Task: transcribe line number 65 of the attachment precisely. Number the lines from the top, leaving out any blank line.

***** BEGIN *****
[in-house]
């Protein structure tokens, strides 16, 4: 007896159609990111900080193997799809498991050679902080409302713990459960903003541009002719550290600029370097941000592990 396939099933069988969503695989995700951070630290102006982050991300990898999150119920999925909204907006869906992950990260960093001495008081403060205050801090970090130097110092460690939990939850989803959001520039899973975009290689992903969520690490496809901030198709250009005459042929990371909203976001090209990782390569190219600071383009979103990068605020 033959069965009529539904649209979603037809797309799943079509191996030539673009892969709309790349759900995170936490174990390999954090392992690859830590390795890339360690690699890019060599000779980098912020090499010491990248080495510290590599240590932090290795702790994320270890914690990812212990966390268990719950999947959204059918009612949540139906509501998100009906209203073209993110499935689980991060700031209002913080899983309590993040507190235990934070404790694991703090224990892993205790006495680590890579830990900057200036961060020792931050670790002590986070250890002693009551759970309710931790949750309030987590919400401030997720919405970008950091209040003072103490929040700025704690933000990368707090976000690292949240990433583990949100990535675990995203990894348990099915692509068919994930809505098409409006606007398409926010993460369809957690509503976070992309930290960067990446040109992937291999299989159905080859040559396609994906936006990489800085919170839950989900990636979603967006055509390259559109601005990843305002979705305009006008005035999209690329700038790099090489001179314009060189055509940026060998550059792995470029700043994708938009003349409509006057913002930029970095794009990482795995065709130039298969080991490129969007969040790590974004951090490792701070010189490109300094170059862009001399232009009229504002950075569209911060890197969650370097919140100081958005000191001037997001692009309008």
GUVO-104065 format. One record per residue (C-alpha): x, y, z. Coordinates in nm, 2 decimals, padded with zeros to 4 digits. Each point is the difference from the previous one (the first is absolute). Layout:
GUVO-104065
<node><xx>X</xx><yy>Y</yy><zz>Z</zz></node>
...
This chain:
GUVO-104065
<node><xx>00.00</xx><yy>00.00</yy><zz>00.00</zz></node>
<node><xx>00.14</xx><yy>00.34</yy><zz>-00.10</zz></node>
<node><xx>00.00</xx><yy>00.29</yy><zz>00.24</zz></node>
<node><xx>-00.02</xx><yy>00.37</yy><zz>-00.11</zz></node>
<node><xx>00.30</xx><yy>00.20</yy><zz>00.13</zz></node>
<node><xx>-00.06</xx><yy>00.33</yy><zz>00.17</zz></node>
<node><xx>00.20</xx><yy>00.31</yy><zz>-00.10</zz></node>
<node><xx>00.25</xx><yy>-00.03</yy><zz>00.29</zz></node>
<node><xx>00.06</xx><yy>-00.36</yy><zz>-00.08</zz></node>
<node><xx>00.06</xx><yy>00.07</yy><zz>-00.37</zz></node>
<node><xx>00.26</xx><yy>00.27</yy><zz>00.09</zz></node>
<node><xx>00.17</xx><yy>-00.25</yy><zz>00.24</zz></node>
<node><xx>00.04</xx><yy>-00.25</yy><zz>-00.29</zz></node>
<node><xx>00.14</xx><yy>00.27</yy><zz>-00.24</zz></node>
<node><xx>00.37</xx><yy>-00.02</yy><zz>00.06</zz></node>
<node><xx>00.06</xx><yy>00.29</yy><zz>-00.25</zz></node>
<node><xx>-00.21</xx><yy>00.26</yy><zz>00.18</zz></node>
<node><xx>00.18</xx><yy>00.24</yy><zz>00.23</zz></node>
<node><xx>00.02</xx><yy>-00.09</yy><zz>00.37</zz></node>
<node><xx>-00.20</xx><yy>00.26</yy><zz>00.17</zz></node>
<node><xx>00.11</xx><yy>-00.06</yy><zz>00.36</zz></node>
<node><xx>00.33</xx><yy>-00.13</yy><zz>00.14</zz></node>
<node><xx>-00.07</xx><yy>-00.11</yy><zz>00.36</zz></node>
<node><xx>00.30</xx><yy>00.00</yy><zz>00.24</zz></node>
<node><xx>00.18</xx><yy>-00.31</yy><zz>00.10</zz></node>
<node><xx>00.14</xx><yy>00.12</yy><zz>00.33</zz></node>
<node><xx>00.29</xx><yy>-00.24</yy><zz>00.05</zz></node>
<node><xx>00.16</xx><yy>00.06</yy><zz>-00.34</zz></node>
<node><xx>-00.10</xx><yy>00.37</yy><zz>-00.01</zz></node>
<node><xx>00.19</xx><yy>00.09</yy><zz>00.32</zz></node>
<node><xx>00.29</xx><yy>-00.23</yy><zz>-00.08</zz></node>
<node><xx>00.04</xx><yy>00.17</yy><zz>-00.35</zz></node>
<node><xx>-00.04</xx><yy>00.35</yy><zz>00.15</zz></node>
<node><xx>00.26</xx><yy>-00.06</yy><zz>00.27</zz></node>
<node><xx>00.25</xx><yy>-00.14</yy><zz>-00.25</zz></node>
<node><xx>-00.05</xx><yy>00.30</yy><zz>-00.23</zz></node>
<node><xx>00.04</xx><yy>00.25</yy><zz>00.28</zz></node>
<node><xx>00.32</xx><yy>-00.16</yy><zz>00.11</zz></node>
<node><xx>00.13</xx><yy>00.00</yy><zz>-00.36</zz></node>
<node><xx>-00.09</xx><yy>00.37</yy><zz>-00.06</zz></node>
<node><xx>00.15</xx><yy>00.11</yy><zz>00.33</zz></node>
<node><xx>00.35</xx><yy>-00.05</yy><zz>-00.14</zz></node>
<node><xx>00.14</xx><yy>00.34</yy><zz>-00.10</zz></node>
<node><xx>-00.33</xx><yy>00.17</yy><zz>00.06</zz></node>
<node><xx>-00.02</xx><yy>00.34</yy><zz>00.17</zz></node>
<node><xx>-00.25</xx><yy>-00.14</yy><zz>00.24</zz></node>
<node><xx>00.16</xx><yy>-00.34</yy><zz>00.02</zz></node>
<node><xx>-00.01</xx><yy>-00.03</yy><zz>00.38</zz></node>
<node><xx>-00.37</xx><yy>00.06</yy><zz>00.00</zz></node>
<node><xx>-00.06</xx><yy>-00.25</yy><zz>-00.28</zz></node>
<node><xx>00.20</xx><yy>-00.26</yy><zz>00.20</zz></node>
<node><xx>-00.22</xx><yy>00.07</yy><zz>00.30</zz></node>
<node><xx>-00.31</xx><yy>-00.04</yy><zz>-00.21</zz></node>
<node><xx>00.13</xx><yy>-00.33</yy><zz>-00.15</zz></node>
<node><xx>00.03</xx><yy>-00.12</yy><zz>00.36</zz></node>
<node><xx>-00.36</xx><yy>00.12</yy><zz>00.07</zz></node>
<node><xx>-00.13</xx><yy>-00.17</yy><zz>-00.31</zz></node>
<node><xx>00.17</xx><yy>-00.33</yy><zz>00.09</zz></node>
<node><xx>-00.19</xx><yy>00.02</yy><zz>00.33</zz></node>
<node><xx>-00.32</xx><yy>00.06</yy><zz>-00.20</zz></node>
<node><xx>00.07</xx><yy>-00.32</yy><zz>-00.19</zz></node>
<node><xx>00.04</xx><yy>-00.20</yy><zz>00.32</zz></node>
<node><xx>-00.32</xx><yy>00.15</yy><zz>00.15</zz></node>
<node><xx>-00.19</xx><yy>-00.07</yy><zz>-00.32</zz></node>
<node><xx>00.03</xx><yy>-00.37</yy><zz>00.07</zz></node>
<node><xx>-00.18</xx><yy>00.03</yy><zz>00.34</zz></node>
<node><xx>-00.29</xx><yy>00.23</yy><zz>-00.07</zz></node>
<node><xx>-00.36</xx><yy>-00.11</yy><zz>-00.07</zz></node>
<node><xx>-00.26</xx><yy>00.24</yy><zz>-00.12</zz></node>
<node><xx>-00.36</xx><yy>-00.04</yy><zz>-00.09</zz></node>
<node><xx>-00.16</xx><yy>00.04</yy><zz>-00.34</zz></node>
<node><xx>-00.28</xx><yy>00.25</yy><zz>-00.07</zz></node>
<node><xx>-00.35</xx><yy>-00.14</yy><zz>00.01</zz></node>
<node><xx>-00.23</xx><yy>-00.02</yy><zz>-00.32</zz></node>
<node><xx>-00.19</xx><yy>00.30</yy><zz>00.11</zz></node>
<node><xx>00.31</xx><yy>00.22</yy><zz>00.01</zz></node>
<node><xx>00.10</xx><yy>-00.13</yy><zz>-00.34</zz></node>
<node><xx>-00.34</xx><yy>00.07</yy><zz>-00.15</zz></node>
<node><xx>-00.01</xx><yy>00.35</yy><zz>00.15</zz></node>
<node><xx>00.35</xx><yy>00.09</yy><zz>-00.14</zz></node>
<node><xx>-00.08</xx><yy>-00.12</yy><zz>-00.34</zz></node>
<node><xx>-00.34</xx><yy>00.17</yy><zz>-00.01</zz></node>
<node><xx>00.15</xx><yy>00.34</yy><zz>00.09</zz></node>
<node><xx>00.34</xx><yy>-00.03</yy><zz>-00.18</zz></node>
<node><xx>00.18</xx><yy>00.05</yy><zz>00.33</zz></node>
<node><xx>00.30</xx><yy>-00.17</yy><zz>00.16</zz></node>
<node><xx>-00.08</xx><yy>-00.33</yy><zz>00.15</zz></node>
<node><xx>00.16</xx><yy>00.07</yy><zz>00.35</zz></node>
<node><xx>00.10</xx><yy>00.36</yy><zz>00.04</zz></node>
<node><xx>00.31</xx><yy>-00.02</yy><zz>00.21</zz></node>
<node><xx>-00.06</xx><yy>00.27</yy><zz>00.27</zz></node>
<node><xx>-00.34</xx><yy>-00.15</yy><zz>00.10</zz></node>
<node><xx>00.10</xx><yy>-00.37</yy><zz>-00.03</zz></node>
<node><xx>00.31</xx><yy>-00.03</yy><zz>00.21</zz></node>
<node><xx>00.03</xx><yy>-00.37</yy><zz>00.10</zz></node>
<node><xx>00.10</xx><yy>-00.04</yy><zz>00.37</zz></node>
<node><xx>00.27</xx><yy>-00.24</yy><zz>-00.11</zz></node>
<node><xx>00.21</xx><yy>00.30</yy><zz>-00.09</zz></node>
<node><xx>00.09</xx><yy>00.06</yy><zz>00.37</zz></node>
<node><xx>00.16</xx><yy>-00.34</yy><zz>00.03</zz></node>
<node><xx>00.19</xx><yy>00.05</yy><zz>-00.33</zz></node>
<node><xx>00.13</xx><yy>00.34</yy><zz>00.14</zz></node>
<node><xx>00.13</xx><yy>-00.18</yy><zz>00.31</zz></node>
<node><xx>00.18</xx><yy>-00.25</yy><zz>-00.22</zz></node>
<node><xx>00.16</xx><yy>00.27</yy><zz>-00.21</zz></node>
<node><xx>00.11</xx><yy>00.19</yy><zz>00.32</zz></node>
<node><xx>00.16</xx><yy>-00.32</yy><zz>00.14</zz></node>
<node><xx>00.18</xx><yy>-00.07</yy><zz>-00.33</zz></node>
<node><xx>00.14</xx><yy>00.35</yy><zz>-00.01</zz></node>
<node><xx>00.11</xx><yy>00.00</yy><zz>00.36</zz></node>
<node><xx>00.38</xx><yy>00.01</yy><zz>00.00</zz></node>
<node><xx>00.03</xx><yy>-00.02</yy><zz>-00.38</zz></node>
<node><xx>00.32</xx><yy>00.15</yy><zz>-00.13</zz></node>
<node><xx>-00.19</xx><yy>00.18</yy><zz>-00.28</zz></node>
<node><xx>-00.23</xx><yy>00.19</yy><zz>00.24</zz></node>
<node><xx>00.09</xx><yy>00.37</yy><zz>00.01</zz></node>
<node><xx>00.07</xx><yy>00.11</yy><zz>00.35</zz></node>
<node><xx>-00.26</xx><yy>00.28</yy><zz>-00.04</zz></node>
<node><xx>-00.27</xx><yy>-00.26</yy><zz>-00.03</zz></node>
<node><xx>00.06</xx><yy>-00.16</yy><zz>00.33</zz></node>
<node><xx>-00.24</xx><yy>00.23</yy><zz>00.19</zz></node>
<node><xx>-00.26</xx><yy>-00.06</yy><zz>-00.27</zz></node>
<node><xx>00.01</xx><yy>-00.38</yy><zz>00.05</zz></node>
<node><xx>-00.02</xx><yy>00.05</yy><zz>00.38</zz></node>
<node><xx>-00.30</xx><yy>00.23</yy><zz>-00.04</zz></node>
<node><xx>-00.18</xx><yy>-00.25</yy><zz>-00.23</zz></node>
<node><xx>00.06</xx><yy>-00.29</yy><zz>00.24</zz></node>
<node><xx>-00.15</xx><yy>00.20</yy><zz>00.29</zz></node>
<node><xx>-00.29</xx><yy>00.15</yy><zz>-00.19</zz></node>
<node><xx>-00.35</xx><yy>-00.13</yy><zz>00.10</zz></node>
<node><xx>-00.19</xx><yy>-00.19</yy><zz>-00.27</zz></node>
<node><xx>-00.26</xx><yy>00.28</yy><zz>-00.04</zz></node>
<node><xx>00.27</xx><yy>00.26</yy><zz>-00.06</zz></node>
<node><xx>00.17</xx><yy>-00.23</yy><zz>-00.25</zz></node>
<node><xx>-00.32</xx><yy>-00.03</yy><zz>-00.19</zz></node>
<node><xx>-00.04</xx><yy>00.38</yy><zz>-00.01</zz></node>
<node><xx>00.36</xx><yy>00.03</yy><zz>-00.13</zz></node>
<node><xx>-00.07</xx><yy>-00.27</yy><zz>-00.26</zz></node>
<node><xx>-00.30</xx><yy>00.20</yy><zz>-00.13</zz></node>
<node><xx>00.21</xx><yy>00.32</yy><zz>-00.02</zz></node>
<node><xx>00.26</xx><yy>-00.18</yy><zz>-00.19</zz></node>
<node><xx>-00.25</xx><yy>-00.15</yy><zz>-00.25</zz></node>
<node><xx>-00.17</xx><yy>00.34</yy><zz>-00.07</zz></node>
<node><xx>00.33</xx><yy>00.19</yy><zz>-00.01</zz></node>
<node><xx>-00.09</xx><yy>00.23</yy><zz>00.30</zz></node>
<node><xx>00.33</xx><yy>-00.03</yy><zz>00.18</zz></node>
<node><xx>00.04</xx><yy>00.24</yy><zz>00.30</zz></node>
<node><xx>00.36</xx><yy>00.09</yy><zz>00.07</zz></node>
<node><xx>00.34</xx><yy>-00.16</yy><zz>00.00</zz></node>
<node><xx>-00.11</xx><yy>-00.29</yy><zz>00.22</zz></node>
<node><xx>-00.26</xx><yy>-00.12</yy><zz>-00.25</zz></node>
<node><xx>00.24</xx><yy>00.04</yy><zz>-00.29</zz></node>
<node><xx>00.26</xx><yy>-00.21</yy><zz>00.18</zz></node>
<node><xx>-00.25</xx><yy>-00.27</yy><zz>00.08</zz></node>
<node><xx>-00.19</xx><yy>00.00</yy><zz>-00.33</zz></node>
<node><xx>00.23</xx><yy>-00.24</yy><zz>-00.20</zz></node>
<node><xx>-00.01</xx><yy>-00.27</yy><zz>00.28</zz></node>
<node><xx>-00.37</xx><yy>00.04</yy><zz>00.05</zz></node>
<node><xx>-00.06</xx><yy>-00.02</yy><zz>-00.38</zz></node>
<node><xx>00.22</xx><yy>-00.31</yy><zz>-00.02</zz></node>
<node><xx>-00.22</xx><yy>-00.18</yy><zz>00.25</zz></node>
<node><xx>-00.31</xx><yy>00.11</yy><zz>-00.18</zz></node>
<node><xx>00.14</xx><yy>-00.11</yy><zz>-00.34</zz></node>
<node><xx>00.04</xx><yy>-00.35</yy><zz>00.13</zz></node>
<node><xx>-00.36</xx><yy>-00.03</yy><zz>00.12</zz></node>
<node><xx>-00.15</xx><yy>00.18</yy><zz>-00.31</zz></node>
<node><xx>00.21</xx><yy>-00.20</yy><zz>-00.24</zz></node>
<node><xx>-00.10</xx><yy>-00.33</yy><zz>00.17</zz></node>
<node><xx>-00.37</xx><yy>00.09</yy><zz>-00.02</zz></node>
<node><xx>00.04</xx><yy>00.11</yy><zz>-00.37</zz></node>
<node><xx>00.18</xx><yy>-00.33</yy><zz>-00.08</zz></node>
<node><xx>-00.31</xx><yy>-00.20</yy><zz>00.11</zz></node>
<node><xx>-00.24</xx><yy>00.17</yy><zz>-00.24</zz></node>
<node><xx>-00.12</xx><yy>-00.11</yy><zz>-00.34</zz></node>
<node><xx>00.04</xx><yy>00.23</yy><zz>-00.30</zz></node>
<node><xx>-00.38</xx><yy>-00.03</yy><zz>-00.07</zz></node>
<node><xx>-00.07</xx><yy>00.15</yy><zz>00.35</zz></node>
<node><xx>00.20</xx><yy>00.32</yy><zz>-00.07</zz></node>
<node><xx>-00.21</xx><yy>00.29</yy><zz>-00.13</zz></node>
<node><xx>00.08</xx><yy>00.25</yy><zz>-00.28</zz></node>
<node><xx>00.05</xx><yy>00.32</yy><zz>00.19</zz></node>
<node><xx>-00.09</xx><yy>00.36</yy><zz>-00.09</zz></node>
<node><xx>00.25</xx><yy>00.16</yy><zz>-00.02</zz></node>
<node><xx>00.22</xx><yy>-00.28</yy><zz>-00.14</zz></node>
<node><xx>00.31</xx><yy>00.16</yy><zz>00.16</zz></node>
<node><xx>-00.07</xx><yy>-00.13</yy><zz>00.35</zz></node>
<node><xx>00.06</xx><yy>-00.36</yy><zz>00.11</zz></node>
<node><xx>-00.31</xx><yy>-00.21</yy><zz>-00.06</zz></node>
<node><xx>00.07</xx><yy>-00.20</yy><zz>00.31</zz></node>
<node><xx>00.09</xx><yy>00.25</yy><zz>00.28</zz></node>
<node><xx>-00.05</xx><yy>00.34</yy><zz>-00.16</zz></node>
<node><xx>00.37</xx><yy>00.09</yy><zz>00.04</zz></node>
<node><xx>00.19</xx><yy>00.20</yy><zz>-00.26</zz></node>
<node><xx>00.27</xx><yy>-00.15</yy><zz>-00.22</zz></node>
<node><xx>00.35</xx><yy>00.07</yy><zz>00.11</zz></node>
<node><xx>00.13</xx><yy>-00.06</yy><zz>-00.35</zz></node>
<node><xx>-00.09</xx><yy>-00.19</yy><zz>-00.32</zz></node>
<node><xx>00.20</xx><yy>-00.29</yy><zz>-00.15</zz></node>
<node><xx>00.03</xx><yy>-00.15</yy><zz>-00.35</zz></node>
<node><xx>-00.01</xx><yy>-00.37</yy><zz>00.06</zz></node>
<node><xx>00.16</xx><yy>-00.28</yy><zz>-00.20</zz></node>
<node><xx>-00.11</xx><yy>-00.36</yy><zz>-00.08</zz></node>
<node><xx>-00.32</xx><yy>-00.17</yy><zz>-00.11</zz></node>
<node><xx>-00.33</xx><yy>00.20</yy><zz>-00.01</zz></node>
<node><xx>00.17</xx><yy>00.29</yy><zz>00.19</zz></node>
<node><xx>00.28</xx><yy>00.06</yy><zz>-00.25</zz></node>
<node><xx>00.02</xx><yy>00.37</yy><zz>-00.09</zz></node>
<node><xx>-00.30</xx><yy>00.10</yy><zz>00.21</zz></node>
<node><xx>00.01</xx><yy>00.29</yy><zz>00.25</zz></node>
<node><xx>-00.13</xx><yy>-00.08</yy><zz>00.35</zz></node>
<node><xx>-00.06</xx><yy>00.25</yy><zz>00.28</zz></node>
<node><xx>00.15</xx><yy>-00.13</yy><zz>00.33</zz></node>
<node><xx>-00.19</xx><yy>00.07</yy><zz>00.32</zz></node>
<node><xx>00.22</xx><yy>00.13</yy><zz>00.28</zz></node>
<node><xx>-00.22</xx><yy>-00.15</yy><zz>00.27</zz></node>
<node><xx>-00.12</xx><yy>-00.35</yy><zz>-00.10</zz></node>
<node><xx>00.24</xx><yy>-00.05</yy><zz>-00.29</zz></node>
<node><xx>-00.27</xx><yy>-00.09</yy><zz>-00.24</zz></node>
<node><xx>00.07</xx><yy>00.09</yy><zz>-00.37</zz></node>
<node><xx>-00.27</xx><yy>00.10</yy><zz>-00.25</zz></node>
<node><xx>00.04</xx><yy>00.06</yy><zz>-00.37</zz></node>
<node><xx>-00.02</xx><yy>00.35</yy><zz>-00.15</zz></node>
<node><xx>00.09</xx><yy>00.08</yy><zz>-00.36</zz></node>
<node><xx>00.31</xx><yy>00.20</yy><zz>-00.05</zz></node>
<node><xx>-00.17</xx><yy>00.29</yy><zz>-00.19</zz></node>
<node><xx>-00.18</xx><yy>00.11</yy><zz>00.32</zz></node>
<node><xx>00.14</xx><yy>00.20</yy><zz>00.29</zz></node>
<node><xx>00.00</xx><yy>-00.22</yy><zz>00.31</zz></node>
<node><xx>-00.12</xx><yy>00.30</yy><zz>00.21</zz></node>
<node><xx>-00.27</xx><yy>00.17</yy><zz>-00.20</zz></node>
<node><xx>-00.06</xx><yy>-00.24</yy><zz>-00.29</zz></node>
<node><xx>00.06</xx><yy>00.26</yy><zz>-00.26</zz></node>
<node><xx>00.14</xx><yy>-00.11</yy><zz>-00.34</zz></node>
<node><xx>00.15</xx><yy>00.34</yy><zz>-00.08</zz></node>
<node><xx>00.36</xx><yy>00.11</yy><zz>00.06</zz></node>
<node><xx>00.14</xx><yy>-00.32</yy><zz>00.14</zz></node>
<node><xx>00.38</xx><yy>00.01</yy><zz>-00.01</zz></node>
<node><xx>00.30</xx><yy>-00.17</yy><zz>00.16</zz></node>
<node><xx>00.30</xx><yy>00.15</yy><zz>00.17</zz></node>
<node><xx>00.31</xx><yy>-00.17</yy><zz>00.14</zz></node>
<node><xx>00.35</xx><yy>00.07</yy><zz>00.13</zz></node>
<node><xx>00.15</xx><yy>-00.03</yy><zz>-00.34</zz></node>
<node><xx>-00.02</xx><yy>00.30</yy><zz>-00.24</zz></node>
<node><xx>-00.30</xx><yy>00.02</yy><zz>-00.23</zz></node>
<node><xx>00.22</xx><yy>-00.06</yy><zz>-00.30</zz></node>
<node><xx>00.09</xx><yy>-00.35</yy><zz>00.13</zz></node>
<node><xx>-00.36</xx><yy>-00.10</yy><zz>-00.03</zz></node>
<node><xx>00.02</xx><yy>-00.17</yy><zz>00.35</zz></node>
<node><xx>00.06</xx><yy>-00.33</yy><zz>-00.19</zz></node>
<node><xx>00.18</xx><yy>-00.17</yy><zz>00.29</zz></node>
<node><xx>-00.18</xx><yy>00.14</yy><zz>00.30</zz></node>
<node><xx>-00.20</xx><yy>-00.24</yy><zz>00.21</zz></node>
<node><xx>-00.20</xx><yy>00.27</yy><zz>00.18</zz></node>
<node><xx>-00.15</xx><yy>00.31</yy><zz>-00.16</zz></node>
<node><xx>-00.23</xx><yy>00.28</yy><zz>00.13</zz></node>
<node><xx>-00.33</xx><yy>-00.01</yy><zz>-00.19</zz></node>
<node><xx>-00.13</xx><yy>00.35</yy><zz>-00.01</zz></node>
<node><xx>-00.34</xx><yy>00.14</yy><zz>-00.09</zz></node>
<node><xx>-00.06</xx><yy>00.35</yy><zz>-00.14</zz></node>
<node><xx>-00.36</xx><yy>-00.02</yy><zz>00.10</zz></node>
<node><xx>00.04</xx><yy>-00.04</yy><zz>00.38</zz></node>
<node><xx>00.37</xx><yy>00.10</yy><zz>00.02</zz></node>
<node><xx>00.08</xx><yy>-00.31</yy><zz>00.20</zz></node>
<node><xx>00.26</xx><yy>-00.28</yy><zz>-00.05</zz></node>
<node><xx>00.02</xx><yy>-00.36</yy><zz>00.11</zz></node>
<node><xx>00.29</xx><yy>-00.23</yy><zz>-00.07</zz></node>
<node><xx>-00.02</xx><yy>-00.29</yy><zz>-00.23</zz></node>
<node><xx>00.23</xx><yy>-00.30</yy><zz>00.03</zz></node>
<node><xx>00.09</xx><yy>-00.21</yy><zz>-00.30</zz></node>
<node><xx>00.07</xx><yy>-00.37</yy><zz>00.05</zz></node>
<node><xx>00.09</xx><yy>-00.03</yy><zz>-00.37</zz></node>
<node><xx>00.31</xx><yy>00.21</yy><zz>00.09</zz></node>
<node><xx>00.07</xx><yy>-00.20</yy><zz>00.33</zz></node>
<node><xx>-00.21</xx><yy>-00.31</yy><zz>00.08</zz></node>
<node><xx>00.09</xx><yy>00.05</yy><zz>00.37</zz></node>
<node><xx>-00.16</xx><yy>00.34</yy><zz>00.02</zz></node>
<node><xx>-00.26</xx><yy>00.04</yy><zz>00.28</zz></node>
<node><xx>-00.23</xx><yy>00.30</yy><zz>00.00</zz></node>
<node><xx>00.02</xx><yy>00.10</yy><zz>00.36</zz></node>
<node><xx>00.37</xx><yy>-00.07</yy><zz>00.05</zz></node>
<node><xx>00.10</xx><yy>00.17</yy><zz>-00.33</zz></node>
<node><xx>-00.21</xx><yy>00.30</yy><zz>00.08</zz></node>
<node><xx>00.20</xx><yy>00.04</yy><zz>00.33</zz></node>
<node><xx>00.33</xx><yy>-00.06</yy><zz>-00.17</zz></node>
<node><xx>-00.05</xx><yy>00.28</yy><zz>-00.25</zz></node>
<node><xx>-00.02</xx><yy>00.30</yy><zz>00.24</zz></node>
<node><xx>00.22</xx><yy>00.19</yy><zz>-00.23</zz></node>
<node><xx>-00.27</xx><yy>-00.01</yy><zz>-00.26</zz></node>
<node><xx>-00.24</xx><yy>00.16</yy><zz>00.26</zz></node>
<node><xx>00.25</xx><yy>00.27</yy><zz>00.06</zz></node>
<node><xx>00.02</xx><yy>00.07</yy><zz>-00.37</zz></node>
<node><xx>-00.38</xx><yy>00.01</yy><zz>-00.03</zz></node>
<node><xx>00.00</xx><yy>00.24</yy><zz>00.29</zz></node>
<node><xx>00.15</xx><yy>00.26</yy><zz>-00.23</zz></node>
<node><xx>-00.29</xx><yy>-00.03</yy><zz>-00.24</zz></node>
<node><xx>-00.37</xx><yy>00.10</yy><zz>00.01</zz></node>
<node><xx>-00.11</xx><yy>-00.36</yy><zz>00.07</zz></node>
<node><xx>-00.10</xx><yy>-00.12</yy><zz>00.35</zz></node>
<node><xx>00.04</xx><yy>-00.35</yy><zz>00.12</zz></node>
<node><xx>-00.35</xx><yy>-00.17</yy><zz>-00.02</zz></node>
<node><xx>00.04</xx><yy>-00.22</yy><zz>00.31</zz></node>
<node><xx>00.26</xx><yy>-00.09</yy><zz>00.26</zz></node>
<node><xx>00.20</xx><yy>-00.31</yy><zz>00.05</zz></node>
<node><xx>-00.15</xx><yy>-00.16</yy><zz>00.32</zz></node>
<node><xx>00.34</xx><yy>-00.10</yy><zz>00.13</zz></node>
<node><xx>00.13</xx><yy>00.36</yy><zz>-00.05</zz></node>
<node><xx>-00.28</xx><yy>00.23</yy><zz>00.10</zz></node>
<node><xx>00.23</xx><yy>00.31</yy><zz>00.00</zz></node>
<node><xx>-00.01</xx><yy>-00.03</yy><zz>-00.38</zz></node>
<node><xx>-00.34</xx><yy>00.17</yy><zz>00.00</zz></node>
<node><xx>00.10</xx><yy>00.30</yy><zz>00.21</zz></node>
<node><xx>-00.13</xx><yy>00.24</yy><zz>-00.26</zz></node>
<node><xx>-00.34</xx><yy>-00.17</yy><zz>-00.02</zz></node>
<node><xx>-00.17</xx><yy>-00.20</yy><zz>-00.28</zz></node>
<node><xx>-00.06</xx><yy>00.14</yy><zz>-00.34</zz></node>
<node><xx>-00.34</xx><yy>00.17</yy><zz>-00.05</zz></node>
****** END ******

<node><xx>-00.13</xx><yy>-00.17</yy><zz>-00.31</zz></node>